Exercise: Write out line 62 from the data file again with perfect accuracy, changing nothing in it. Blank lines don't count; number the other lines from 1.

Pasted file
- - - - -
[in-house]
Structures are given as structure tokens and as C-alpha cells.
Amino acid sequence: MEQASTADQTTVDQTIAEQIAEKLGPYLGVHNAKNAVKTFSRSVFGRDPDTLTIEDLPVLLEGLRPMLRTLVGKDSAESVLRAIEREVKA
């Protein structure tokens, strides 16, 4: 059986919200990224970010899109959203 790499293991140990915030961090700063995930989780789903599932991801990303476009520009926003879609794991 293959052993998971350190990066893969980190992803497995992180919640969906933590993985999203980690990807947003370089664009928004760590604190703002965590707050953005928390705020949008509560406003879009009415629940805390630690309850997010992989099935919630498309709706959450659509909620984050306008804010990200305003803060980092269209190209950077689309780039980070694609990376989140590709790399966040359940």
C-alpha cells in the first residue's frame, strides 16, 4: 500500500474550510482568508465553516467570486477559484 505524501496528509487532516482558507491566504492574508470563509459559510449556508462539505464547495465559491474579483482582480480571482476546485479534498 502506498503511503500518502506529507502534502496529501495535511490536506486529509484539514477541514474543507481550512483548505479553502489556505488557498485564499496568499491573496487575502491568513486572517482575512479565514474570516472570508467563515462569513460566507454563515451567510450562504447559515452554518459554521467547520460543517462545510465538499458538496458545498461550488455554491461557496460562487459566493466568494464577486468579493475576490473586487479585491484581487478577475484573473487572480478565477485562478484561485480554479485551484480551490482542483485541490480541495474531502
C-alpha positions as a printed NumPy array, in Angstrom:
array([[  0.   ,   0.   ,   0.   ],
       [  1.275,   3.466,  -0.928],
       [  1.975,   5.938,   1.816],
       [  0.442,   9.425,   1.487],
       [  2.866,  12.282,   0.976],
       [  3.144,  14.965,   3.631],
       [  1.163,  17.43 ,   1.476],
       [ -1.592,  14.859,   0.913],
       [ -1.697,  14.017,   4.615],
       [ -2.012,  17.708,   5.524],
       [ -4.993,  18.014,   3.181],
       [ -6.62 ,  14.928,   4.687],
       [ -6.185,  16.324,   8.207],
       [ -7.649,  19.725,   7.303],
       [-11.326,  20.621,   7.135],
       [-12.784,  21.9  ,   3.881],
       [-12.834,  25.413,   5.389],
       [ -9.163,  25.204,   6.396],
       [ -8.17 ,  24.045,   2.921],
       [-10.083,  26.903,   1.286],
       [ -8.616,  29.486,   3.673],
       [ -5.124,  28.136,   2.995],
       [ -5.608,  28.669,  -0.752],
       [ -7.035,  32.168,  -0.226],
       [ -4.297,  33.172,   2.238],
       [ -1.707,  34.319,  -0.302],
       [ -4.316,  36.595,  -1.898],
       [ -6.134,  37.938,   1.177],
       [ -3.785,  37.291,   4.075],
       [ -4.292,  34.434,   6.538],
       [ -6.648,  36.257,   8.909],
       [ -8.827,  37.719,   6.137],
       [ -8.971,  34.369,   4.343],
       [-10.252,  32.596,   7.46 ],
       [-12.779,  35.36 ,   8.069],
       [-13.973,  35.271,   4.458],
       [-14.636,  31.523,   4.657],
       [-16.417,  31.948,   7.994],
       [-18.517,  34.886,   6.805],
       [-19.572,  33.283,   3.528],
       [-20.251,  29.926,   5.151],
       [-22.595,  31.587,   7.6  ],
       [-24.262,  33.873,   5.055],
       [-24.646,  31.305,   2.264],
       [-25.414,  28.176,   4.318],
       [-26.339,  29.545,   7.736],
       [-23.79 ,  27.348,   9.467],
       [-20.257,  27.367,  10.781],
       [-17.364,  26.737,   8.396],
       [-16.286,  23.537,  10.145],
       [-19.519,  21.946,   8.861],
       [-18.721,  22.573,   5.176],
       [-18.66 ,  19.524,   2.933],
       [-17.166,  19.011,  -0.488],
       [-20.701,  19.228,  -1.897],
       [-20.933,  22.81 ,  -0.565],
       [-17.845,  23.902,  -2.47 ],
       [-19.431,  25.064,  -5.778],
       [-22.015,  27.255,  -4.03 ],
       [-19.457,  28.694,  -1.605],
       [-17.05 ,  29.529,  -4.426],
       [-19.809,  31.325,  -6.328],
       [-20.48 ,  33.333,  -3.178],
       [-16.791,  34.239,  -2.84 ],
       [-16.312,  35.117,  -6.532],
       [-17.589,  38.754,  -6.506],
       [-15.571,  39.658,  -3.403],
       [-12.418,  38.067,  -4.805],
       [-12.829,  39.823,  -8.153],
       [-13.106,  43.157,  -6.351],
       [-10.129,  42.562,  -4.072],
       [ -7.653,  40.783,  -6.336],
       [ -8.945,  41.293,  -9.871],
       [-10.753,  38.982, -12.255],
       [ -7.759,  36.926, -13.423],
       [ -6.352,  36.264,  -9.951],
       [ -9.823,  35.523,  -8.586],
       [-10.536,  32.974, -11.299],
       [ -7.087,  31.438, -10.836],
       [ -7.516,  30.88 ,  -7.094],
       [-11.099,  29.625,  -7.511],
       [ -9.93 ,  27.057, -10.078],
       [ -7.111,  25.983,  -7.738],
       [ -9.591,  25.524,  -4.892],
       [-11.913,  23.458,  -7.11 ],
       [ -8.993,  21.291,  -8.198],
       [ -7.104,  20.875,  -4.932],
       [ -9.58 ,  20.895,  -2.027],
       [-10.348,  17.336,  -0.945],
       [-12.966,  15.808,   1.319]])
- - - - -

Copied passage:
       [-20.933,  22.81 ,  -0.565],